1972: The first CAMRA Branch Meeting anywhere is held at The Farriers Arms in St. Albans, also the first Branch pub to convert to real ale.
1973: The second City pub to convert to real ale is The Lower Red Lion, a Free House, in Fishpool Street. The Hertfordshire Branch banner is proudly to the fore on the CAMRA march to stop the closure of Joules brewery in Stone, Staffs.
1974: CAMRA’s first ever Beer Festival is held at the Old Market Hall, St. Albans, run by Herts Branch – beer from 14 brewers is sold at 2p per half!
1975: A first Real Ale Guide to Herts pubs is produced. The Hertfordshire Branch splits with South Herts Branch carrying the original flame.
1976: The birth of the South Herts Newsletter – the forerunner to today’s Pints of View. Real ale takes off in South Herts aided with the introduction of Ind Coope’s Burton Ale to over 80 pubs.
1977: The first of four annual Hertfordshire Beer Festivals is held at Hatfield Polytechnic with 24 beers from 14 breweries.
1978: The Barley Mow at Tyttenhanger Green gains national fame, by selling 14 different real ales.
1979: The Branch leads the fight to save dark mild in Herts, campaigning for Greene King XX.
1980-1981: McMullen’s begin a slow process of installing handpumps in all of their Herts pubs – initially for Country Bitter and ultimately AK Mild.
1981: A first real ale guide to St. Albans is published, featuring some 45 pubs.
1982: A number of South Herts Branch Members form the Victoria Brewery, based in Ware.
1983-1984: St. Albans proudly boasts of being the first City in England where all of its pubs serve at least one real ale – 56 pubs.
1985: A strong local campaign is formed for pub hours reform – 11pm mid-week closing is finally achieved for many parts in 1986 and the relaxation of afternoon closing follows in 1988.
1986: The Woodman, Wildhill is the inaugural winner of the Branch Pub of the Year competition.
1987: Despite a strong local campaign CAMRA cannot prevent Greene King from closing Rayments’ Herts’ brewery – with the sad loss of BBA bitter.
1988: Another loss – Whitbread close Wethered’s of Marlow, a loss to many pubs in Herts.
1989: On the social side, from 1976 to 1997 therewere Branch weekend-away brewery trips – in 1989 to Theakston’s in Yorkshire.
1990 & 1991: Much disruption and uncertainty as big brewers offload pubs in response to rulings from the Monopolies & Mergers Commission. Fuller’s pick up a number of pubs, growing their tied estate in Hertfordshire.
1992: Tring Brewery is launched with a new range of excellent beers for the Hertfordshire Free Trade – still pleasing drinkers today.
1993: Hertfordshire Branches support CAMRA campaigning measures aimed to lower taxation on beer but the Government still increases it – an annual battle with the Chancellor through to the current day.
1994: McMullen’s brew “Traditional IPA” is based on a century-old Mac’s recipe.
1995: Sunday afternoon pub opening receives Royal Assent and midnight opening on Fridays and Saturdays is on its way.
1996: The first St. Albans Beer Festival is held at the Alban Arena.
1997: The Branch celebrates its 25th anniversary back where it all started, at the Farriers Arms.
1998: The Branch campaigns on the thorny issue of short measure.
1999: Allied Breweries (incorporating former Ind Coope pubs) sell 3500 pubs to the Punch Taverns Pub Company but the promise of guest beers turns out to be little more than beers from a pre-ordained Punch Taverns list.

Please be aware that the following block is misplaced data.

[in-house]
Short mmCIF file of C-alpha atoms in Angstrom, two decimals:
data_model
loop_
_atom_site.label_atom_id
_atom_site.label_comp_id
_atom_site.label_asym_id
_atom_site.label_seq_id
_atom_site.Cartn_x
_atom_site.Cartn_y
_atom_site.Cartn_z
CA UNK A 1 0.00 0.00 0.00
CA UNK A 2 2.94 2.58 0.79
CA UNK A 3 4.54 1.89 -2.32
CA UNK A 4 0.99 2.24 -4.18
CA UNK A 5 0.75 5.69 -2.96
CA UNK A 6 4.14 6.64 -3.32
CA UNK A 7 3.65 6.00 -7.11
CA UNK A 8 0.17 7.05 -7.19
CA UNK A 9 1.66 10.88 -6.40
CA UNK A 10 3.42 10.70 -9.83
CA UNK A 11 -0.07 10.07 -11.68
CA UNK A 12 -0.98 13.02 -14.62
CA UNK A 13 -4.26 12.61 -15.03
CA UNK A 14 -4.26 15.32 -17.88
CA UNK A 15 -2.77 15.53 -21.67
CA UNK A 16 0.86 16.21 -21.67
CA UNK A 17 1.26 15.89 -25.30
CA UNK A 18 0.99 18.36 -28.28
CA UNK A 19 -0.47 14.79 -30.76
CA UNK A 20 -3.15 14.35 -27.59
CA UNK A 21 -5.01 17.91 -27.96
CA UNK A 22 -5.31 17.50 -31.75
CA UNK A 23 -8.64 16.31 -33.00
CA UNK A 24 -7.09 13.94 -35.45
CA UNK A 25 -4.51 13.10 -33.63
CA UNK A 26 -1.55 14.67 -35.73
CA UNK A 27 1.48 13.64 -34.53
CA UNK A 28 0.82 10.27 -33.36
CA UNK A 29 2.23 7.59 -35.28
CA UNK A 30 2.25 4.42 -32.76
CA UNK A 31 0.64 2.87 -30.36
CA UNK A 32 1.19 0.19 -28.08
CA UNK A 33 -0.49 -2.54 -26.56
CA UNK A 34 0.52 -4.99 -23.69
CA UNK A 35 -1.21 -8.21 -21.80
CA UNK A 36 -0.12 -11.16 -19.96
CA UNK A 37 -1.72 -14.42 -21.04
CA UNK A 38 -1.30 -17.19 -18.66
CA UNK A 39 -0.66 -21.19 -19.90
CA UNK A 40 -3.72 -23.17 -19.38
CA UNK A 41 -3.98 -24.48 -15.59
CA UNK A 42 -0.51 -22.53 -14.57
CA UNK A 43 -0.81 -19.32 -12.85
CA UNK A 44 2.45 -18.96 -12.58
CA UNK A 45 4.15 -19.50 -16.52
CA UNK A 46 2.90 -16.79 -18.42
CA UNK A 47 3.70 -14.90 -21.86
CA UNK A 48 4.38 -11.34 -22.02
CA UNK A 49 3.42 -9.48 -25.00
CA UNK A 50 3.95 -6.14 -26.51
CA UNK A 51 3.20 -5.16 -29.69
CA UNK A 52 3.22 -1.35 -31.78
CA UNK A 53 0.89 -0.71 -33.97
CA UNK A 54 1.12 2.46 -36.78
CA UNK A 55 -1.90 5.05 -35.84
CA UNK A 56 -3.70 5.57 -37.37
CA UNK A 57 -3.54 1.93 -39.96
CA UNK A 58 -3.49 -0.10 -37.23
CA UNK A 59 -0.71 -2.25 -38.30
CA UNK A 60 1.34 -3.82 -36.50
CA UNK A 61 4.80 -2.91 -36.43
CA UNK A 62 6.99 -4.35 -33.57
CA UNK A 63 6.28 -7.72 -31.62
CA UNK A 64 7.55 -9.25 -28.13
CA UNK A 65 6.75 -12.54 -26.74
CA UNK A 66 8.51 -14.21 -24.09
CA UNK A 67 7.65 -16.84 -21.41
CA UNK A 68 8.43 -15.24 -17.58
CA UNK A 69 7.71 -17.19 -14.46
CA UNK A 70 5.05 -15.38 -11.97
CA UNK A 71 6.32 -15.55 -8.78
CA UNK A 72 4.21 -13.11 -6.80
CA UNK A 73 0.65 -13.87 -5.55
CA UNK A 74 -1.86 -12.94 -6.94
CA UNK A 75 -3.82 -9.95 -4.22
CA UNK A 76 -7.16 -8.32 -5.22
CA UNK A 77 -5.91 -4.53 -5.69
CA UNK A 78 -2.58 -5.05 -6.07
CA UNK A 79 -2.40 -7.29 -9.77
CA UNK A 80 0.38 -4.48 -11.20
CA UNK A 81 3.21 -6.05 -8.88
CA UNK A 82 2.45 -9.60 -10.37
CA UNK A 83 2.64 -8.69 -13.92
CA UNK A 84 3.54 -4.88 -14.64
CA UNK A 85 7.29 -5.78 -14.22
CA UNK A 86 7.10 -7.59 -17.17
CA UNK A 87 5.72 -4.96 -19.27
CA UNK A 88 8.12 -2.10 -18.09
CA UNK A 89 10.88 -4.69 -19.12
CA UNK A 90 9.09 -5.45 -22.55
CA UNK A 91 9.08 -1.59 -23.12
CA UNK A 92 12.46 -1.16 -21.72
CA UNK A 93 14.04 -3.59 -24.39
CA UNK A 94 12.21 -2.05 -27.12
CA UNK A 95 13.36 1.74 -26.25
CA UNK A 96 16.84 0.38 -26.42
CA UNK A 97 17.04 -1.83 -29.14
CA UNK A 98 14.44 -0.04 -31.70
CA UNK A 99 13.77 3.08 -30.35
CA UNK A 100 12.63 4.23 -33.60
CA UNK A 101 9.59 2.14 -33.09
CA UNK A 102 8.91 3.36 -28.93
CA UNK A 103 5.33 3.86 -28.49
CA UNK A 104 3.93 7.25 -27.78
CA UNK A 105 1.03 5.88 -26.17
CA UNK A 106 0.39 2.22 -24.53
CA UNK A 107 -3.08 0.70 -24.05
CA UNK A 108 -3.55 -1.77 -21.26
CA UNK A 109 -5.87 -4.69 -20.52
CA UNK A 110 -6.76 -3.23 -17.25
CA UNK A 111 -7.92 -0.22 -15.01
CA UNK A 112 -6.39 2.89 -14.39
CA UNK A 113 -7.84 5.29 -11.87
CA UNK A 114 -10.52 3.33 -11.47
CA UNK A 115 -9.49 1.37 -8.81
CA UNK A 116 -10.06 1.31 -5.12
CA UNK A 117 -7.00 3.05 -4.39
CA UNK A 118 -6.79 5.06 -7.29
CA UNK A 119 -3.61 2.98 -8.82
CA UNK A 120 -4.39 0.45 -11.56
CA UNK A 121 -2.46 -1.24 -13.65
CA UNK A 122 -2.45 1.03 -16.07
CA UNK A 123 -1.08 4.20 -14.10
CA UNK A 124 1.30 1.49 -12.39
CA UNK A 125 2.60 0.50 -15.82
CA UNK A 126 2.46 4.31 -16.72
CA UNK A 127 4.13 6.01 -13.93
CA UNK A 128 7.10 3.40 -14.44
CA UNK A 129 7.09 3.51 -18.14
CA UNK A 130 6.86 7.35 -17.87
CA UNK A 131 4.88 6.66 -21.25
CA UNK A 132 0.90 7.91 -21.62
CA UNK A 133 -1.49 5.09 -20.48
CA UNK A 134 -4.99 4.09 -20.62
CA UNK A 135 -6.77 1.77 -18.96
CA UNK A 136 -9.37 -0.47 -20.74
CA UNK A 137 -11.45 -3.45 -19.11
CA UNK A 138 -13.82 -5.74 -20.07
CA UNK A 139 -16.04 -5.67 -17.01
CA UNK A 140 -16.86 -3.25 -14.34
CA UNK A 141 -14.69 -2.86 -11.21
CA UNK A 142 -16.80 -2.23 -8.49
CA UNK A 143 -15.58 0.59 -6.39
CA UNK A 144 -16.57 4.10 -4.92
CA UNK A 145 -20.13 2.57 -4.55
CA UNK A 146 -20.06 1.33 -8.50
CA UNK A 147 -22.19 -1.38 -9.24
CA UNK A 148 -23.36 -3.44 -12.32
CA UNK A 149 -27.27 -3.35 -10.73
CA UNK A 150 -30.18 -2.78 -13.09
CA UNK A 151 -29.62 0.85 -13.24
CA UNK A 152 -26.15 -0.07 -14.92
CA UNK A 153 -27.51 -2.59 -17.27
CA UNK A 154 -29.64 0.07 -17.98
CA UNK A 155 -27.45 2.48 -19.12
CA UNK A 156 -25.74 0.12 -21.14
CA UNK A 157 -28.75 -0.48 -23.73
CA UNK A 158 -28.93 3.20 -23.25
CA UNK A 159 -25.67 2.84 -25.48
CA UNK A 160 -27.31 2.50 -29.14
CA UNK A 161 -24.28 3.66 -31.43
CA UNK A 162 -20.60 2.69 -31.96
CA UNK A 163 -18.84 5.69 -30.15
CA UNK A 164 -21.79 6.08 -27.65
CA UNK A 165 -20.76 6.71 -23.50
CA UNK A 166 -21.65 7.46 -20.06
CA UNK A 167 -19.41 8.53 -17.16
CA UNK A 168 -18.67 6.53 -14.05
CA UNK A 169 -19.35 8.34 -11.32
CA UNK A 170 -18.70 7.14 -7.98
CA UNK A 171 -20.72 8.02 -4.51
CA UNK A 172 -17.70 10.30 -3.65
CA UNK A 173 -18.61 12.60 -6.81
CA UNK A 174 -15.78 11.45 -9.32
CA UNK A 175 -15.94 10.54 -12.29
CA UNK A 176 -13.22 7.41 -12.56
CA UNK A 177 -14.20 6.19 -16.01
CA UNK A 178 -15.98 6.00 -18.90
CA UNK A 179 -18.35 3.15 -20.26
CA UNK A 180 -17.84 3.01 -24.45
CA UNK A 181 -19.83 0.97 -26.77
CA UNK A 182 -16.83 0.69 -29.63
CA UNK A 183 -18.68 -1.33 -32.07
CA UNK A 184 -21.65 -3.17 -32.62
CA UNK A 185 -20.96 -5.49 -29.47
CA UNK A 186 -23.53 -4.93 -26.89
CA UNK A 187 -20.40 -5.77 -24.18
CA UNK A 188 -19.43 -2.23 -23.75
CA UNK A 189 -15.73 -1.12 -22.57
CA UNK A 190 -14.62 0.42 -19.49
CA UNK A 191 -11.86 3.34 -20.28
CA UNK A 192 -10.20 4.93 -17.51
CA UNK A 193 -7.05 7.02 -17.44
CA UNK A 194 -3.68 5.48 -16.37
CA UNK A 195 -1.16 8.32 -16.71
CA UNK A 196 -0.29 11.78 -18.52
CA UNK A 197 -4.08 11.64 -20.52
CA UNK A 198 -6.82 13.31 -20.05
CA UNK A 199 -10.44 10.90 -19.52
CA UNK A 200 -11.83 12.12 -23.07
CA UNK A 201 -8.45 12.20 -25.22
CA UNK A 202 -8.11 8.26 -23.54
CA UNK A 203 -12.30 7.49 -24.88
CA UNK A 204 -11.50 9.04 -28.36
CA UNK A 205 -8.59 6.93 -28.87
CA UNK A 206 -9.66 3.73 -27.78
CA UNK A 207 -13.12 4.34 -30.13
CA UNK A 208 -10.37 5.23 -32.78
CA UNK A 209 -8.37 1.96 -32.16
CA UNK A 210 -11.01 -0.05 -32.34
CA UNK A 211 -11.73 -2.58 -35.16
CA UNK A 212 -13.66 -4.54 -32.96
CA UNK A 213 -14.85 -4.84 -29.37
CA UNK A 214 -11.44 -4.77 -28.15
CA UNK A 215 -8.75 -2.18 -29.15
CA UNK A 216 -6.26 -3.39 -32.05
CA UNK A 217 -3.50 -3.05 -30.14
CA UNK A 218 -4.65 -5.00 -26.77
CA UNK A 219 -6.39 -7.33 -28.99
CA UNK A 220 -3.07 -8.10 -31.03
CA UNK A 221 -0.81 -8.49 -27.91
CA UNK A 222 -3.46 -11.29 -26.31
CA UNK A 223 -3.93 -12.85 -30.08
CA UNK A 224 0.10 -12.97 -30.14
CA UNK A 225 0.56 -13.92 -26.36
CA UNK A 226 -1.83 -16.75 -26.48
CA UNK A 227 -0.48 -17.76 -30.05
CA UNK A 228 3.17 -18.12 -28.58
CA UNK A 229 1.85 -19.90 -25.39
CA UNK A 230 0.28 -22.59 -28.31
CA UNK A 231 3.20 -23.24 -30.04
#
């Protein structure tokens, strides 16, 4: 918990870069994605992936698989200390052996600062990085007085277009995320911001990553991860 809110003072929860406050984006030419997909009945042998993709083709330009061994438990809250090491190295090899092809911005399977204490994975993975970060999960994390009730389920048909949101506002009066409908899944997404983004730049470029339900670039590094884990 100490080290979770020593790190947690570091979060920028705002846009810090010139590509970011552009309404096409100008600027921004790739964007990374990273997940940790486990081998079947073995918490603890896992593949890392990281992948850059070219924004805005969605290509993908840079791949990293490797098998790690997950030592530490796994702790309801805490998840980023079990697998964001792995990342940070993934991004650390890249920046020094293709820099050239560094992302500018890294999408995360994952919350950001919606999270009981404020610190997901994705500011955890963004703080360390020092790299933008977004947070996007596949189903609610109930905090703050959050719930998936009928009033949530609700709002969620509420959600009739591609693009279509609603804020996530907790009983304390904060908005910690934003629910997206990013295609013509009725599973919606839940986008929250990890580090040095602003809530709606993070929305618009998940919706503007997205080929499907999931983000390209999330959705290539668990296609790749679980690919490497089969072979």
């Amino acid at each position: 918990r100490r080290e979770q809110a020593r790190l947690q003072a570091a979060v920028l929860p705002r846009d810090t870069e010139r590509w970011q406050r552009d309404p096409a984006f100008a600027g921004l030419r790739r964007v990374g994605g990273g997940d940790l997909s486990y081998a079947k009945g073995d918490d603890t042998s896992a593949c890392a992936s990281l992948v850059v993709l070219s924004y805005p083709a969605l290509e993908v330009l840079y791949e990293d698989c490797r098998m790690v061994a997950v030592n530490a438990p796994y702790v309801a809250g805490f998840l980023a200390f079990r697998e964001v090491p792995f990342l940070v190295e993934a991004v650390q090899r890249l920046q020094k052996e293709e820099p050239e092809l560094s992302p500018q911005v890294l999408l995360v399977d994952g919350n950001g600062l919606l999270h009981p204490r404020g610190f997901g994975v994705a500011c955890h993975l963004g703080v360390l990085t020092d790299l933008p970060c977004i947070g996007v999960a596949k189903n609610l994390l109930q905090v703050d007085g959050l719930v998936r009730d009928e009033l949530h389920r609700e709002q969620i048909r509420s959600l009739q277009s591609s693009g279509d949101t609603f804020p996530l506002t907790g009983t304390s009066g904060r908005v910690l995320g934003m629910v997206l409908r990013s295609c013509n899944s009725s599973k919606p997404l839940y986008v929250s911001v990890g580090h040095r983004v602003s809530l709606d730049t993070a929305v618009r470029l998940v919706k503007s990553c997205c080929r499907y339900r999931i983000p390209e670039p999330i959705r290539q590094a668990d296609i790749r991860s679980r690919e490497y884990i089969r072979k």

2000: The Millennium brings a new Real Ale Guide to Hertfordshire, featuring over 900 pubs in the county. It is the last Herts Guide to be issued in print.
2001: The Branch joins the national campaign to promote cask ale.
2002–2003: After a year of worry and speculation over the future of the brewery and its tiedestate, McMullen’s find a way to continue as a brewing and pub company.
2004: Red Squirrel brewery opens in Hertford, later moving to Potten End. Now called Mad Squirrel.Short measure pint is still a Campaign focus.
2005: A new leaflet guide to real ale in Hertford and Ware is published.
2006: The Branch, in collaboration with the Abbey Line, produces a guide to real ale pubs near stations south-west of St. Albans.
2007: The Smoking Ban in pubs has pubs frantically building smoking shelters.
2008-2009: CAMRA’s new Locale Scheme supports pubs to stock locally brewed ale.
2010: The Branch holds its second and final Harpenden Beer Festival.
2011: Hertford’s first Saturday Ale Trail of town pubs attracts over 70 members.
2012: Our 40th year is marked by distributing pennants to Real Ale supporting pubs and breweries.
2013: The Mermaid in St. Albans wins the Branch’s first Cider & Perry Pub of the Year Competition. 3 Brewers of St. Albans start brewing near Hatfield. The Black Horse, Hertford is the initial recipient of the Branch’s “Most Improved Pub” award.
2014: Farrbrew begin brewing – now based near Wheathampstead. A second guide to real ale in St. Albans is printed, featuring 40 pubs. The Hertford Club wins the Branch’s first Club of the Year award.2015: The Branch gained (or helped gain) Assetof Community Value status for a number of pubs including the White Horse, Hertford.
2016-2017: The Great Northern and the Prae Wood Arms, both in St. Albans, secure Most Improved Pub awards.
2018: South Herts Branch enjoyed its 100th+ brewery trip, with a visit to Mighty Oak at Maldon.
2019-2020: The Branch wins CAMRA’s “Branch Website of the Year” award. During the Covid-19 Pandemic “Lockdown Hero” awards were made to pubs offering takeaway beer and food to their communities.
2021: As pubs re-open a Herts poster campaign is launched to support them. The 300th edition of Pints of View is published.
2022: A survey of all 250 pubs in South Herts is completed. Members brew a collaboration beer at McMullen’s – a porter called “1950” – celebrating 195yrs of Mac’s and 50yrs of the Branch. SABCF enjoys its 25th year after a 2-year gap.